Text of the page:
As mentioned earlier, lavishing this much carbon fiber on a product isn’t cheap. The Resolution runs $75k per pair. But, aside from their uncommon sonic virtues, they are something that most speakers in their price range are not: slim, lithe, and elegant. Say what you will about the Resolution’s massive competitors, none of those words typically come to mind. Deploying carbon fiber enabled Wilson Benesch to build unimposing towers that nonetheless boasted plenty of internal air space for the woofers.

Yet the company wanted to do even more to ensure that the Resolution’s svelte proportions didn’t compromise low-end energy, clarity, or extension. This brings us to the second rarely seen design element: isobaric woofer loading. Unlike carbon fiber, this technology goes way back. Robert Harley’s sidebar explains how it works, but the gist is that an isobaric configuration involves two mechanically coupled woofers with an air gap between them. The result of this seemingly simple arrangement is that, for a given front baffle area and internal air volume, an isobaric configuration will deliver twice the bass output of a non-isobaric system. The Resolution incorporates two isobaric pairs, for a total of four woofers, each measuring 7″ in diameter. This quartet is complemented by a 7″ upper-bass driver, a 7″ midrange unit, and a 1″ tweeter, all in a modified D’Appolito configuration.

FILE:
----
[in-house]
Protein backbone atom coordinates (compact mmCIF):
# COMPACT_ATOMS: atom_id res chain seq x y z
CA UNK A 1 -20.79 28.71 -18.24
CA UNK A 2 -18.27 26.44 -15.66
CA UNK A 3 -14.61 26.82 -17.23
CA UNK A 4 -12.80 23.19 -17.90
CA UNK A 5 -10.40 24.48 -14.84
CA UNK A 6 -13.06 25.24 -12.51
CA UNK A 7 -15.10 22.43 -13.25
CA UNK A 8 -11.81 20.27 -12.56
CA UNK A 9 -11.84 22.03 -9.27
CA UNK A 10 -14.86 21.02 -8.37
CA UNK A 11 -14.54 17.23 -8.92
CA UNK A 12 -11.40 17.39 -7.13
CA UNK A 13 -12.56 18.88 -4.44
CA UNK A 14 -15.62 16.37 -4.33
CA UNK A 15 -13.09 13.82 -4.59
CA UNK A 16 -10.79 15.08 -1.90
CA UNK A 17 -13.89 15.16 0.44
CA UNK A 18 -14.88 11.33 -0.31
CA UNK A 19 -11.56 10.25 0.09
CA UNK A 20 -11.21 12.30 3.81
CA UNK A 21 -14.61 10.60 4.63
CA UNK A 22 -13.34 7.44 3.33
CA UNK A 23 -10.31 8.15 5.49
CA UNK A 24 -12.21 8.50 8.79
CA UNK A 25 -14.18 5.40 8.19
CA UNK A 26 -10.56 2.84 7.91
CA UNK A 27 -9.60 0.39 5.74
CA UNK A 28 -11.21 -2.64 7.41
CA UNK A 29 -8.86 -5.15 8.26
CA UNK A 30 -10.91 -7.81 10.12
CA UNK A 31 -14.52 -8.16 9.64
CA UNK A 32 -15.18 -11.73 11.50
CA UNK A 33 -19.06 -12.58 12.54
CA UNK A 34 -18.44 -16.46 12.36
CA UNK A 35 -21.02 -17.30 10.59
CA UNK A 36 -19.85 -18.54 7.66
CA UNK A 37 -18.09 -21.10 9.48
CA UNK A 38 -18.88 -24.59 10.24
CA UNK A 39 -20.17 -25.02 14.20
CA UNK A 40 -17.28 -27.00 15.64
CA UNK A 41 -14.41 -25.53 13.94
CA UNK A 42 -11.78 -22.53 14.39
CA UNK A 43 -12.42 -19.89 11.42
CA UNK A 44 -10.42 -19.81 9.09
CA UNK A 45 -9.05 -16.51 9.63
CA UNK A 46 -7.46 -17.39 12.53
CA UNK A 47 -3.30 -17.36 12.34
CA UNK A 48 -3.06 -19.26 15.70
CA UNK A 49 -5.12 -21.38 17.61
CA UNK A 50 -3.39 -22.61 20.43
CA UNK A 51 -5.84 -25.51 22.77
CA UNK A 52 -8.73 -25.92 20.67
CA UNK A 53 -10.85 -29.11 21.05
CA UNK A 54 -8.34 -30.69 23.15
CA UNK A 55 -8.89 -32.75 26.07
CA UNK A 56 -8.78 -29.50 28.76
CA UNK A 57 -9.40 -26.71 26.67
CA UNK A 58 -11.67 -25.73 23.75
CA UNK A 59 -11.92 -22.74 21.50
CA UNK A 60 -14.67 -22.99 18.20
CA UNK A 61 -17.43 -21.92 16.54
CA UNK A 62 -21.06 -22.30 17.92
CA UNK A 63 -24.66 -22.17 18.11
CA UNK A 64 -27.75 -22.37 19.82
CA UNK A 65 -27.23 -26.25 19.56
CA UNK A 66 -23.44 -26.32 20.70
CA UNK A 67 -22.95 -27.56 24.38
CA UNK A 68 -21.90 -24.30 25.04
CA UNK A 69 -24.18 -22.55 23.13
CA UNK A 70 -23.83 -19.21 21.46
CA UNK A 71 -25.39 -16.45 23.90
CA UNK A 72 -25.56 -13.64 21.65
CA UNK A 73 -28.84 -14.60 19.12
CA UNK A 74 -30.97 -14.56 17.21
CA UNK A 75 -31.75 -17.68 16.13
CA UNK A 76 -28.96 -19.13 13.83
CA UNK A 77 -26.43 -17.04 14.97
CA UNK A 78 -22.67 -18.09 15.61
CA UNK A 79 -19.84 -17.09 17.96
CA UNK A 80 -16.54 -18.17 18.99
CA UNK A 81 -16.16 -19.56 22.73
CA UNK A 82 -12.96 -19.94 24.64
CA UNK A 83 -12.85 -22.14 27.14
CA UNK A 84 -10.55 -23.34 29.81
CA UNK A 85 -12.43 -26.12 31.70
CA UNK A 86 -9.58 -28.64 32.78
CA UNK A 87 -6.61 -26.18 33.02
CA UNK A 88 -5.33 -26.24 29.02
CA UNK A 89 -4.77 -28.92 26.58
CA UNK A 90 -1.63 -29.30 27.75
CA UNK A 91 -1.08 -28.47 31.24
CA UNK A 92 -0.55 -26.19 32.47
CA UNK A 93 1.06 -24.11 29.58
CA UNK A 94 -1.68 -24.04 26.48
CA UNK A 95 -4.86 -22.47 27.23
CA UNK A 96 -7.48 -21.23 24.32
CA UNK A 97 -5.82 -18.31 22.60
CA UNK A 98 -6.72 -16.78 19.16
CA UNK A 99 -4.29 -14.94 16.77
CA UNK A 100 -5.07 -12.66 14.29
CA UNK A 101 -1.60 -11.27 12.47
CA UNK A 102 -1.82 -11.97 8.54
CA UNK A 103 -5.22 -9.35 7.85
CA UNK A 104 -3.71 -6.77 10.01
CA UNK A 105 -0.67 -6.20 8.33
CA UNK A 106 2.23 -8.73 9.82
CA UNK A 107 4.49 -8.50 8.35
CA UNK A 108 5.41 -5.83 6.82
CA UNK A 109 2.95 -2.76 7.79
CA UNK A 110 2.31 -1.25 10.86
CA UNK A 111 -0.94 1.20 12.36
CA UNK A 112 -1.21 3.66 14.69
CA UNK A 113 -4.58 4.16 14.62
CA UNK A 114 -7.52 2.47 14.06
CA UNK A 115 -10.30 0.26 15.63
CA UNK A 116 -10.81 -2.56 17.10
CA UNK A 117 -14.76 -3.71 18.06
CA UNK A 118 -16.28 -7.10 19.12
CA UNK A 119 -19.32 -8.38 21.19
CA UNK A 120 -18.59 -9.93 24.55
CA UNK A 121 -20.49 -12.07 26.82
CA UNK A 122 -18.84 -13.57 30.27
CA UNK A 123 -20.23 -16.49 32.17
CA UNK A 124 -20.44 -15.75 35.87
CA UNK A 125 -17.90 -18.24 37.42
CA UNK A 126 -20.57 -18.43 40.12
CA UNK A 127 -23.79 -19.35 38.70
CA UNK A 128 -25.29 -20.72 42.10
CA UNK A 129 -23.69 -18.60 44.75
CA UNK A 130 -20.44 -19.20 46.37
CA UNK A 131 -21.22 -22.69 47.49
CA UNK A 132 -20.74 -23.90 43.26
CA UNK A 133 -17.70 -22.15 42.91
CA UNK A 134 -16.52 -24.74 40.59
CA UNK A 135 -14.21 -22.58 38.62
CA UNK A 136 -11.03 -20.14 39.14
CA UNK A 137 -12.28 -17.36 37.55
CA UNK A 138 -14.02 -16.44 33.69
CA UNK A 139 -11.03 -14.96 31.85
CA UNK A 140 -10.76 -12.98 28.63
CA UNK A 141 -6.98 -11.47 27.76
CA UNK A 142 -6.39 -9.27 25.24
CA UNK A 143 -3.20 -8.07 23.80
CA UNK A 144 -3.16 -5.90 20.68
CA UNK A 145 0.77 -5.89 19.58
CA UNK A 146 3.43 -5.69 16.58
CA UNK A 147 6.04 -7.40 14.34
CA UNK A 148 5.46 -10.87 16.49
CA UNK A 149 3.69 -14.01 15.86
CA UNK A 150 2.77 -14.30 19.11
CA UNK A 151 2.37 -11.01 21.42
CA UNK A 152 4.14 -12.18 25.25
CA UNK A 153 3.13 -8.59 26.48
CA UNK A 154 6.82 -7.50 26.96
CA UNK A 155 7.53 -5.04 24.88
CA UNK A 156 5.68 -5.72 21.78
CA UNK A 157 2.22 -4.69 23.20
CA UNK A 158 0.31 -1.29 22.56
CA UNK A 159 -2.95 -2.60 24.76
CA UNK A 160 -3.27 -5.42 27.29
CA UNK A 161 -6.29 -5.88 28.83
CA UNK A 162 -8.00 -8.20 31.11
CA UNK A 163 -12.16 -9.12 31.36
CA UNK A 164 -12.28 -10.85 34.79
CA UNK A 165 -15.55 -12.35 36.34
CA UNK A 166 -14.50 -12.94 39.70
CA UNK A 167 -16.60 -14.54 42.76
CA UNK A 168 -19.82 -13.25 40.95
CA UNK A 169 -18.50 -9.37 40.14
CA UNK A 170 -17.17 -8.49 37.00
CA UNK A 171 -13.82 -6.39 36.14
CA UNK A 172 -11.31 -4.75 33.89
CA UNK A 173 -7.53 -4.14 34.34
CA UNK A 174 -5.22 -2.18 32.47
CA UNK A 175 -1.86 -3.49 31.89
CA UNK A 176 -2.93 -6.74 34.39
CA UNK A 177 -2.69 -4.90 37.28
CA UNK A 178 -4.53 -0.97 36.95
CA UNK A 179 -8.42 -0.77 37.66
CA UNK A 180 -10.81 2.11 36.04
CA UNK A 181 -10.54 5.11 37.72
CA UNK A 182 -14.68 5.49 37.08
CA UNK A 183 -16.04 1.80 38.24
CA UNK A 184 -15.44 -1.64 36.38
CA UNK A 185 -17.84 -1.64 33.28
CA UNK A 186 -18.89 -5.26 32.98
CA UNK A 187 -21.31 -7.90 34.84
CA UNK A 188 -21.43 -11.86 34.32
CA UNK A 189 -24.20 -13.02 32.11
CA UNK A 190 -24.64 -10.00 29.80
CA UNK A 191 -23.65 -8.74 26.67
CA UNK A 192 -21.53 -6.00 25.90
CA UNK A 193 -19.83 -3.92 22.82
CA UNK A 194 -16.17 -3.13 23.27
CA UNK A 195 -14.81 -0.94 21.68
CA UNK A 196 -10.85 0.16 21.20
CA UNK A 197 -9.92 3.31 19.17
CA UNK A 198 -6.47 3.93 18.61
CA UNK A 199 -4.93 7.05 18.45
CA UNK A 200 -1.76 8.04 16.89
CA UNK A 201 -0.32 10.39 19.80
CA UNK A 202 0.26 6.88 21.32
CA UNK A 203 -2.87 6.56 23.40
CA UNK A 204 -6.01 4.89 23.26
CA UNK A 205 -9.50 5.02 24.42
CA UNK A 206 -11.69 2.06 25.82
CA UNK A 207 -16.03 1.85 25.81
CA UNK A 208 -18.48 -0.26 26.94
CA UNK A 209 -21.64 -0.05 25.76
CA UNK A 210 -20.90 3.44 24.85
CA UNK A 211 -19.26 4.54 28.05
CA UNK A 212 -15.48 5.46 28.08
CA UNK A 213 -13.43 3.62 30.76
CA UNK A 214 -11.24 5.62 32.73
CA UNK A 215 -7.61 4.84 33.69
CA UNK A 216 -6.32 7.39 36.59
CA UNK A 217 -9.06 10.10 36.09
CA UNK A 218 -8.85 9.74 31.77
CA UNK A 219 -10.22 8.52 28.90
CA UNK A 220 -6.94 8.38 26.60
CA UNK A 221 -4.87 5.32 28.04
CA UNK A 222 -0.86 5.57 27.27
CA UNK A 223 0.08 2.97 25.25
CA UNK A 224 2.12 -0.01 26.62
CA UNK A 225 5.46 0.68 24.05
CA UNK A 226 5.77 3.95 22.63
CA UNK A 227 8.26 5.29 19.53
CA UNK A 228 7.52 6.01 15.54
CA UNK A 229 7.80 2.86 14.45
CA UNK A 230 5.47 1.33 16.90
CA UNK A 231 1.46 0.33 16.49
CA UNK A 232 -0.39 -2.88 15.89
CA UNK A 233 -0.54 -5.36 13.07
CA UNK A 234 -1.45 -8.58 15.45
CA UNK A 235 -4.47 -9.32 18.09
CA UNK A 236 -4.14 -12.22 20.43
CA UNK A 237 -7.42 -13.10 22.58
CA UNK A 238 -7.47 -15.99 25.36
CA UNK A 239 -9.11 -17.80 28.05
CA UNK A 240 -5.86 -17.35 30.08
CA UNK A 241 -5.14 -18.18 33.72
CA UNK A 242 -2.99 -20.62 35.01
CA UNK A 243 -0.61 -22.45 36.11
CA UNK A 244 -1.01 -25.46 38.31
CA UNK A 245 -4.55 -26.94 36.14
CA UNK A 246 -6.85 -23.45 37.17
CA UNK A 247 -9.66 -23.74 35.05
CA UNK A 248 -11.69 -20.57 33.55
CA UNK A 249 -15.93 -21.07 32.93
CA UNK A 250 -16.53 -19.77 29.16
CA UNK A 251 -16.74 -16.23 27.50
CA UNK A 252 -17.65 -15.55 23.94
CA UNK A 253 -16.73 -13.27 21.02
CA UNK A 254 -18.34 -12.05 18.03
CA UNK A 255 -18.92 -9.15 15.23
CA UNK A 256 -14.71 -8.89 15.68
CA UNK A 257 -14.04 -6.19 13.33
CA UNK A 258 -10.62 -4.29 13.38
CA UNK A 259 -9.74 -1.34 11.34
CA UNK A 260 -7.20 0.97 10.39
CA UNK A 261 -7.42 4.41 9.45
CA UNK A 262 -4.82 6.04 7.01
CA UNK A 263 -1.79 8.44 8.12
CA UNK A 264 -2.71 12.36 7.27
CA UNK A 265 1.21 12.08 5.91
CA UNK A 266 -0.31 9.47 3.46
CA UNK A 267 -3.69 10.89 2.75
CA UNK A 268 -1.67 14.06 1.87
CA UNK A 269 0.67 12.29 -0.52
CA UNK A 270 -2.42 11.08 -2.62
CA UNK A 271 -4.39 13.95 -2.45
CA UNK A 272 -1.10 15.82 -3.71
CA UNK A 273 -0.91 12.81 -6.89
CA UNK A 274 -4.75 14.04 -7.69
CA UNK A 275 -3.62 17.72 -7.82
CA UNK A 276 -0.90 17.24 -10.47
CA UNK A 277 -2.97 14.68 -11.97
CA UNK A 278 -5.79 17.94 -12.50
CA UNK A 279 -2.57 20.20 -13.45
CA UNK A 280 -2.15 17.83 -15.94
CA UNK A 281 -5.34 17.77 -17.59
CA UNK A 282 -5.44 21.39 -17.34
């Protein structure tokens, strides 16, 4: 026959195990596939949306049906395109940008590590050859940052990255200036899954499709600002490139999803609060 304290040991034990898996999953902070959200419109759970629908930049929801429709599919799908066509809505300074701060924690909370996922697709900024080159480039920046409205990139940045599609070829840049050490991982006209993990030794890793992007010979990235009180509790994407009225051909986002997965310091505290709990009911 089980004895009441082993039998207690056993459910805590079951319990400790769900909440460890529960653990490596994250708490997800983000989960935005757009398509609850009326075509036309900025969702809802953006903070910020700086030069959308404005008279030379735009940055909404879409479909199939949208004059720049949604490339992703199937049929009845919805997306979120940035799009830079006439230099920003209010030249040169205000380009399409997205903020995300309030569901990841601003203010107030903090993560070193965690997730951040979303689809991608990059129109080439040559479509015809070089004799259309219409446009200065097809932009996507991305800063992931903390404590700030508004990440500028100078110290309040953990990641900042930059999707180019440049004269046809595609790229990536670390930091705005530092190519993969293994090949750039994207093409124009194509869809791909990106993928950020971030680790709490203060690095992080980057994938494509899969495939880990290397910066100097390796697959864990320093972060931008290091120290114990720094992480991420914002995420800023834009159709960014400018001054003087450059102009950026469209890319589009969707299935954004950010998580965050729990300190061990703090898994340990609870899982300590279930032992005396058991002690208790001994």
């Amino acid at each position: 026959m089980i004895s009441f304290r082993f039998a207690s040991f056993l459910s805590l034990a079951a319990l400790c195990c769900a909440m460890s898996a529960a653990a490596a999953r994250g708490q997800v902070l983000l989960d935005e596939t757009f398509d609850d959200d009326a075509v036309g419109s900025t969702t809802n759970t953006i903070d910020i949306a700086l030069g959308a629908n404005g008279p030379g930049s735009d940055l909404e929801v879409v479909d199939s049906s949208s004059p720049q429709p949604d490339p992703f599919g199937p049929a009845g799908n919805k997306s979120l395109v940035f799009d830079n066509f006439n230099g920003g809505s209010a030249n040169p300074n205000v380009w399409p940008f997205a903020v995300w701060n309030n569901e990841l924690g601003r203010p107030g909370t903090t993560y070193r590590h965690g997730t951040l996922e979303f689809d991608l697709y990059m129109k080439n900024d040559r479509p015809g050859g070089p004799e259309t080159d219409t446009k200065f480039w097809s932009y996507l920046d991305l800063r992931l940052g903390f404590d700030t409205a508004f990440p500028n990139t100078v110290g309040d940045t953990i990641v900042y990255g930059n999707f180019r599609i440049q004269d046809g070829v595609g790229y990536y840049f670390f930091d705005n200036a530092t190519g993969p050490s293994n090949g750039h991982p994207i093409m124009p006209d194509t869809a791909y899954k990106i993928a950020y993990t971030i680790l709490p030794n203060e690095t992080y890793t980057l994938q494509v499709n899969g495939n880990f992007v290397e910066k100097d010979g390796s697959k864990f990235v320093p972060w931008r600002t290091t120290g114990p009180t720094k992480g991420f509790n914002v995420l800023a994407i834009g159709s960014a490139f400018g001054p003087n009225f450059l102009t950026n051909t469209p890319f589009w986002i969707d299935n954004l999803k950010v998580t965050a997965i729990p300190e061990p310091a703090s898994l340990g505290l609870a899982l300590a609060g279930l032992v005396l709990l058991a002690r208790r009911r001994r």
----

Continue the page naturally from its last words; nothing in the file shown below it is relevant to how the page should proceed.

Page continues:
The two design elements I’ve described bestow upon the Resolution two corresponding visual cues. I’ve already mentioned the carbon fiber peeking through in various spots. In addition, the use of isobaric loading explains why, when facing the speaker, you see the back end of two woofers pointing toward you. You see, isobaric woofer pairs can either face the same direction (an “in-line” configuration), which is the scenario Robert’s sidebar describes, or they can face each other (a “clamshell” configuration). In the first scenario, both woofers face forward, though you only see the one in front. But in a clamshell arrangement, the one used in the Resolution, it’s impossible not to have one woofer magnet per isobaric pair facing the listener.